NATO: Russia Must Revise Recognition of Abkhazia, S.Ossetia

NATO member states once again called on Russia on Monday to reverse Moscow’s decision concerning the recognition of the former Georgian republics of South Ossetia and Abkhazia.

“We continue to call on Russia to reverse its recognition of the South Ossetia and Abkhazia regions of Georgia as independent states,” said a joint declaration issued after the NATO summit in Chicago.

Russia recognized the two breakaway Georgian republics as independent states following a five-day war with Georgia over South Ossetia in August 2008. Nicaragua, Venezuela and the tiny island nations of Nauru and Tuvalu are the only countries to have followed suit, recognizing the two republics, while another Pacific nation, Vanuatu, has recognized only Abkhazia.

“We reiterate our continued support to the territorial integrity and sovereignty of Georgia within its internationally recognized borders. We welcome Georgia’s full compliance with the EU-mediated cease-fire agreement and other unilateral measures to build confidence. We welcome Georgia’s commitment not to use force and call on Russia to reciprocate,” the declaration added.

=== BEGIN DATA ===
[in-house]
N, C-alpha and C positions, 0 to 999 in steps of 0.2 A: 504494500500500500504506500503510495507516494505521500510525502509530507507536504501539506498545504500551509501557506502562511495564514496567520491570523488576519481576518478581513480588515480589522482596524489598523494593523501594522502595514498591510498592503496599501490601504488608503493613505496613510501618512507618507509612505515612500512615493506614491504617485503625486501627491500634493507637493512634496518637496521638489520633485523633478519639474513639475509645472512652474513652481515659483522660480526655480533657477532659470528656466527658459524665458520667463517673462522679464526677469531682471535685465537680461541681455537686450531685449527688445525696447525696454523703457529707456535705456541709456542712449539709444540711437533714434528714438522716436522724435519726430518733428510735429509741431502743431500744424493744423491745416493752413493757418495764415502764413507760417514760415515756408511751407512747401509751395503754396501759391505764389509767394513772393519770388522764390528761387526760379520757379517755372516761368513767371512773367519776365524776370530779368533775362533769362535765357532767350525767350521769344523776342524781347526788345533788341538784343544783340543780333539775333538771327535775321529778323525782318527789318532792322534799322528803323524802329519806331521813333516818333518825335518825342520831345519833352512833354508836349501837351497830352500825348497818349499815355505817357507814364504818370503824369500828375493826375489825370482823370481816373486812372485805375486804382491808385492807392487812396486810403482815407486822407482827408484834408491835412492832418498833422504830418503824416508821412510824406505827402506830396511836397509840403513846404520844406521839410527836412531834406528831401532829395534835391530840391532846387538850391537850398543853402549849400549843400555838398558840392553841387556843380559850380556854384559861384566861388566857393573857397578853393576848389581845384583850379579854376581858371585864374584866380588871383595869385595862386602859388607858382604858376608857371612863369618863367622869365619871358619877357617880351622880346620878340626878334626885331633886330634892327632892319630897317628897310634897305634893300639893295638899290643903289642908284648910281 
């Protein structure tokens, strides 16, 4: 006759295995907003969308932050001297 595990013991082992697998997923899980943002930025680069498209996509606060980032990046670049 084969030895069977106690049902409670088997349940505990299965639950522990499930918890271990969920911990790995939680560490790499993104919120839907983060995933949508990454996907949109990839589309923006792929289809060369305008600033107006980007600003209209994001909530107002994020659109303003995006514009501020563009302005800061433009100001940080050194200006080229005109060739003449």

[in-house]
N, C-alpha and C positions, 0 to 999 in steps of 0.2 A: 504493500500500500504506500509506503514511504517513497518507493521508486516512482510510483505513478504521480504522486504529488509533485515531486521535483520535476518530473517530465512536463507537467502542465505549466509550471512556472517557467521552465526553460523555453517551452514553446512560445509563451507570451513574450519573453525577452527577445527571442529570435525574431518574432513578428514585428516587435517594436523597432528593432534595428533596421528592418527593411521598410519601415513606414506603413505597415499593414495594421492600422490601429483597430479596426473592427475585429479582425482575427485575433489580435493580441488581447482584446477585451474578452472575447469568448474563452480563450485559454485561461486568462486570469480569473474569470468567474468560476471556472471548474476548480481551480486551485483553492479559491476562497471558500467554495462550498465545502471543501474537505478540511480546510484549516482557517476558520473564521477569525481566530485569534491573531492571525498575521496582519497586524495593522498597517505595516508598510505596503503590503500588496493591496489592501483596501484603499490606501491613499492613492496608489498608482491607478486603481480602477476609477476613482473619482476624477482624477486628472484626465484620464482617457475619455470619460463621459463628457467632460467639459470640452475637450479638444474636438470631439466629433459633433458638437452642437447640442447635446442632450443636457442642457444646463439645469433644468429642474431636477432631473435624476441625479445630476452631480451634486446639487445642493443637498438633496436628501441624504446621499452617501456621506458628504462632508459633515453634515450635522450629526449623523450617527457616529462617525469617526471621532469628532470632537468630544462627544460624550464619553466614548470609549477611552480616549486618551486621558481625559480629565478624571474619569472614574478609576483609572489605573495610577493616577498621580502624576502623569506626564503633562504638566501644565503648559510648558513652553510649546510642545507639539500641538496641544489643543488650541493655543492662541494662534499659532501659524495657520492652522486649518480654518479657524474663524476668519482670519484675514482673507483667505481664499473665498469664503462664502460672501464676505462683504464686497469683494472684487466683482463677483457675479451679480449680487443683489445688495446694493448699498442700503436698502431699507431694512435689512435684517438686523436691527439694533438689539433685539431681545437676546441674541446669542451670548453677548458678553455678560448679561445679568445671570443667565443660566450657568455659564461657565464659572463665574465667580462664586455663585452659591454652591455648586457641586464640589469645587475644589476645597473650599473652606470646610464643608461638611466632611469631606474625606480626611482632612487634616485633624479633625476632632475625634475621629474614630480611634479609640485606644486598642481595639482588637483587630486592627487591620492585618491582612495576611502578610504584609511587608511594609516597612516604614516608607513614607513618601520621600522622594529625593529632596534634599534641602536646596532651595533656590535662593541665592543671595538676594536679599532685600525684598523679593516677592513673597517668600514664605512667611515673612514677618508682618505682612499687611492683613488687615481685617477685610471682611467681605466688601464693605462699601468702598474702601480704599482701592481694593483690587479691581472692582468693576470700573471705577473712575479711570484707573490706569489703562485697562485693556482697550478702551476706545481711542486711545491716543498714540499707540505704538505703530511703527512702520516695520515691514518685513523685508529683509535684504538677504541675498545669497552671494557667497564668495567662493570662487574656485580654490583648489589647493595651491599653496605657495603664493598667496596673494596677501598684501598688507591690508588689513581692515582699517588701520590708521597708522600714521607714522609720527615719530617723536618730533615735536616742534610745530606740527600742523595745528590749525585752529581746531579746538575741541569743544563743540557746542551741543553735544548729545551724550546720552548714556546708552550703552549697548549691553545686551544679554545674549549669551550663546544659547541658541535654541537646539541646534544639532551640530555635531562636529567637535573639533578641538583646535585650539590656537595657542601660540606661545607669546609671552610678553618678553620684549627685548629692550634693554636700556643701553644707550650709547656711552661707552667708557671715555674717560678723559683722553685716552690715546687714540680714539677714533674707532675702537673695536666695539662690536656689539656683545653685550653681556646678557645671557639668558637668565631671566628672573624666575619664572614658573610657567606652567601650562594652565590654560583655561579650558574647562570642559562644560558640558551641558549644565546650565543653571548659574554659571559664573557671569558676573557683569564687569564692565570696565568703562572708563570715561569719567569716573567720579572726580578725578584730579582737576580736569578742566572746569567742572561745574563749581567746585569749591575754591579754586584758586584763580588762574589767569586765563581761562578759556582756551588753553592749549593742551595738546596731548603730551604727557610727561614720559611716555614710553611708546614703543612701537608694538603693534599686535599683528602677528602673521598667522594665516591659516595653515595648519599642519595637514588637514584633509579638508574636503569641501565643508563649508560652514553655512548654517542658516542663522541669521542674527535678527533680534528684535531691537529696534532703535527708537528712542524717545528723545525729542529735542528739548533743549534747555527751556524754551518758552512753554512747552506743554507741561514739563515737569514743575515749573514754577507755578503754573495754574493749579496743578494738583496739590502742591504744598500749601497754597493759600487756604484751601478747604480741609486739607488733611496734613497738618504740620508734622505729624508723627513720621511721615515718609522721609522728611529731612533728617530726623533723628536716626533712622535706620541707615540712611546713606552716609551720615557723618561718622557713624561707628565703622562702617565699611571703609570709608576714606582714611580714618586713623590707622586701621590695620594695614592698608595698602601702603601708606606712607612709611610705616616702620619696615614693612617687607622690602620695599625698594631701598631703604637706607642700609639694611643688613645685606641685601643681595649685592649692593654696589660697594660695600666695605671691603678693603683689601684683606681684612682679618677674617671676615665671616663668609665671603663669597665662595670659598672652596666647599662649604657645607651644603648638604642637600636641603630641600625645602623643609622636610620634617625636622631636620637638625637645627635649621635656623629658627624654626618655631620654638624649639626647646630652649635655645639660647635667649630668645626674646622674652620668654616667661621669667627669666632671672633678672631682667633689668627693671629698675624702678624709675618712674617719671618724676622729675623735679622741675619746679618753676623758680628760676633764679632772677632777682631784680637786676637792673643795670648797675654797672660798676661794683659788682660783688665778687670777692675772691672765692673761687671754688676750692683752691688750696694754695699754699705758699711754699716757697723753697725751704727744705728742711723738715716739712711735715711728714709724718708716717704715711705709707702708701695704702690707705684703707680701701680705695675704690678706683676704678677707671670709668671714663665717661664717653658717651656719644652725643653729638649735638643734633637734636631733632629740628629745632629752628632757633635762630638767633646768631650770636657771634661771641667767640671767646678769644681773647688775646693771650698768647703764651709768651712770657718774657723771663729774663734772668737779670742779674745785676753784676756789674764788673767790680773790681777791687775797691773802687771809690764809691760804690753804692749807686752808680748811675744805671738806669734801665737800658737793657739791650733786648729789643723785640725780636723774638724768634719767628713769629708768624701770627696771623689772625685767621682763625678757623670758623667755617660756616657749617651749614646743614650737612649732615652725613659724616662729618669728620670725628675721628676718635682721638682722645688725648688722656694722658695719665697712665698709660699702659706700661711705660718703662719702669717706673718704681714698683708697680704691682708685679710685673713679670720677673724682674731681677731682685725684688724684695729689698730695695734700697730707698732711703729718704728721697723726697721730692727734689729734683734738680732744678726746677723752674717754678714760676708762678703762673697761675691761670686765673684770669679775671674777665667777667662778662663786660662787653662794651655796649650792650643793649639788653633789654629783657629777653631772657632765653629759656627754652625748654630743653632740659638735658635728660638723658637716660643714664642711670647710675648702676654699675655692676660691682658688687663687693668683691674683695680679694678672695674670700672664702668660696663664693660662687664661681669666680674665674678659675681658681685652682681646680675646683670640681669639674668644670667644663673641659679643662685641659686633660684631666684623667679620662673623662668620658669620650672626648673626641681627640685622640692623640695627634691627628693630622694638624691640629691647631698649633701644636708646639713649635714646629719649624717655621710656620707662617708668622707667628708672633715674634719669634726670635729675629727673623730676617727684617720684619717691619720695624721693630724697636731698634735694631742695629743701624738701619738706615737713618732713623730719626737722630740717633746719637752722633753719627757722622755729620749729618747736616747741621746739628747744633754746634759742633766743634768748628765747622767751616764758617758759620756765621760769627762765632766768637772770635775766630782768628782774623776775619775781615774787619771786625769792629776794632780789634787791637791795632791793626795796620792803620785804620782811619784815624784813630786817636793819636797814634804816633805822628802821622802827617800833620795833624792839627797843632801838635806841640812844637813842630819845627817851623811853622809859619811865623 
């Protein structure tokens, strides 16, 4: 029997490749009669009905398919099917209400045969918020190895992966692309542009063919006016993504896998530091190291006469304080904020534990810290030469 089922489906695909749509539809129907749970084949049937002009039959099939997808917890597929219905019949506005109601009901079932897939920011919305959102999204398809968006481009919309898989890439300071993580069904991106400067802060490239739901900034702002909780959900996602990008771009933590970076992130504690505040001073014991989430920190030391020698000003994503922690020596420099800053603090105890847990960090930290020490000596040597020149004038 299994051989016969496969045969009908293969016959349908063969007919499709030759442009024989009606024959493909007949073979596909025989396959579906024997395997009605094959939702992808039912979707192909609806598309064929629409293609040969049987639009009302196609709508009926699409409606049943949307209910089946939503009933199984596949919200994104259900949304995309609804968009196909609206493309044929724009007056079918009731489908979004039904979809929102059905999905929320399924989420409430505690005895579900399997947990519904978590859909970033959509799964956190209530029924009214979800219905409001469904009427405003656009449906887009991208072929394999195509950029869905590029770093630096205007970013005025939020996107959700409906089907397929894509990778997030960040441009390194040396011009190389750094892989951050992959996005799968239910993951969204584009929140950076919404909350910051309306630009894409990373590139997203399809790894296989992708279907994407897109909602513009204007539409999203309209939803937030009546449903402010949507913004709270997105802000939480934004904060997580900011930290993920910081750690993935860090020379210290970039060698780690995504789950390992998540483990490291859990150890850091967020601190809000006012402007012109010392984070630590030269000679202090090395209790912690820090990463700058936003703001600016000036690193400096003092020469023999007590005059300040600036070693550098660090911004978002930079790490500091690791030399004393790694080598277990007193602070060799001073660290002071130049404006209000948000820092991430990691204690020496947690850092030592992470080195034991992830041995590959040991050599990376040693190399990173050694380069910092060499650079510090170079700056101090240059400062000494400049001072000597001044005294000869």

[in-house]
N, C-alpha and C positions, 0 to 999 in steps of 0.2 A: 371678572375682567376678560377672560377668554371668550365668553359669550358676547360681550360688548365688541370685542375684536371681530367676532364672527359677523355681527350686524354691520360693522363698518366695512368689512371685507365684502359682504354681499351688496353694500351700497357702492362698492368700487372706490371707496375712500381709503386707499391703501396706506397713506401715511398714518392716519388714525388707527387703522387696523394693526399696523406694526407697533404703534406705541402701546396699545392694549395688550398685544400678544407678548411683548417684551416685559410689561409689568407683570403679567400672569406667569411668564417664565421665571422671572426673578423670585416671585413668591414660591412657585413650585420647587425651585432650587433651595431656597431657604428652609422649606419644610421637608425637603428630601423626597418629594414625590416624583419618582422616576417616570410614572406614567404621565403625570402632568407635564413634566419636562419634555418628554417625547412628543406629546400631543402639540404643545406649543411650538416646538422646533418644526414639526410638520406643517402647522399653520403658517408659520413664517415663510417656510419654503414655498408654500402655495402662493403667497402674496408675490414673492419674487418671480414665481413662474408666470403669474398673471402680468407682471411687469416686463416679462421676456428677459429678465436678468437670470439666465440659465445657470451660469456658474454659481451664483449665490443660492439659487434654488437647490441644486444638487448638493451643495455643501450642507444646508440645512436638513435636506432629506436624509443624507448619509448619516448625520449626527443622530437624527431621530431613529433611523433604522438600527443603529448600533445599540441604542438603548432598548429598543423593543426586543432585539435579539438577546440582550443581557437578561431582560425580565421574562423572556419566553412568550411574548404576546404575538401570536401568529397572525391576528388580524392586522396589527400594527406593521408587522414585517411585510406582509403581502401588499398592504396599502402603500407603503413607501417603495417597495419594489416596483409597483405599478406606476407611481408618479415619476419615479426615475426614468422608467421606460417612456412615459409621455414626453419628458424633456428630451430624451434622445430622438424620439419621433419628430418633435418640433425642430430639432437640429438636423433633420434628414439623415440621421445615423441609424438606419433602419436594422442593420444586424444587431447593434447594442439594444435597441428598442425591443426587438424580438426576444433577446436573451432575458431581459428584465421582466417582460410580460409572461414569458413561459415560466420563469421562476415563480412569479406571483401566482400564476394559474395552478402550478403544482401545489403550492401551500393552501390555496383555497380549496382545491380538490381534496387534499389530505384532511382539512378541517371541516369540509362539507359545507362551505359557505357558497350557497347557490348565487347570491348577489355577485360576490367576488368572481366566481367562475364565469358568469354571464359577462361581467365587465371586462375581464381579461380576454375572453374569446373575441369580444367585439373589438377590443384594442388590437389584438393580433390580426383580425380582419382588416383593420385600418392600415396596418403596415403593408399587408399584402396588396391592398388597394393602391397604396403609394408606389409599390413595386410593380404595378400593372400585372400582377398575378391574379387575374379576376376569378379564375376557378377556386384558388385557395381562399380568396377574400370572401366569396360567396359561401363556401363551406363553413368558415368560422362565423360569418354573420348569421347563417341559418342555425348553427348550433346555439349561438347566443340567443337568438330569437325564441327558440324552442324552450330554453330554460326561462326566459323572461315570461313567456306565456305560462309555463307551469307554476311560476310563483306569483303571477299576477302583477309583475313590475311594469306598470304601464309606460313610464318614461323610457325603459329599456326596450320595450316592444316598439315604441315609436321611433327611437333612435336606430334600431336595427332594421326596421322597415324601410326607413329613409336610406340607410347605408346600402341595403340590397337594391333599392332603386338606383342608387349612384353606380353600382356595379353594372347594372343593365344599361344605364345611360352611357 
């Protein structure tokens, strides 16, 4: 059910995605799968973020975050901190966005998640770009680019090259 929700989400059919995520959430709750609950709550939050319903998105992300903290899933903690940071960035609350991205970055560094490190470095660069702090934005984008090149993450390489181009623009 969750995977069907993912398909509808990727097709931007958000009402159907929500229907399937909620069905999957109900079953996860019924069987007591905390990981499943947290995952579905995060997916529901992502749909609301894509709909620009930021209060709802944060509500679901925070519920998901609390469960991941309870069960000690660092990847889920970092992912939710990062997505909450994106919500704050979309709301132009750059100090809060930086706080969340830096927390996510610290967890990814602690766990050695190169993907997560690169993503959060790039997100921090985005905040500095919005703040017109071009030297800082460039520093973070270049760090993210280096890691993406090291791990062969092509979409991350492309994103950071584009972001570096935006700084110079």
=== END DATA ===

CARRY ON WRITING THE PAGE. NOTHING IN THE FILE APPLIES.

The declaration also urged Russia to withdraw its military presence from Abkhazia and South Ossetia, calling them “Georgia’s territory.”

“We continue to be concerned by the build-up of Russia’s military presence on Georgia’s territory and continue to call on Russia to ensure free access for humanitarian assistance and international observers,” the document said.

Last month Mikheil Saakashvili, the president of NATO-striving Georgia, said he would quit immediately if Russia withdrew its troops from Abkhazia and South Ossetia and even suggested that the deal could be secured by international monitors.

After pro-Western Saakashvili came to power in Georgia in 2004, the South Caucasus state has actively been pushing for entry into NATO to which Russia fiercely opposes. After the brief military conflict between Moscow and Tbilisi in 2008, NATO shelved the idea of bringing Georgia into the alliance.


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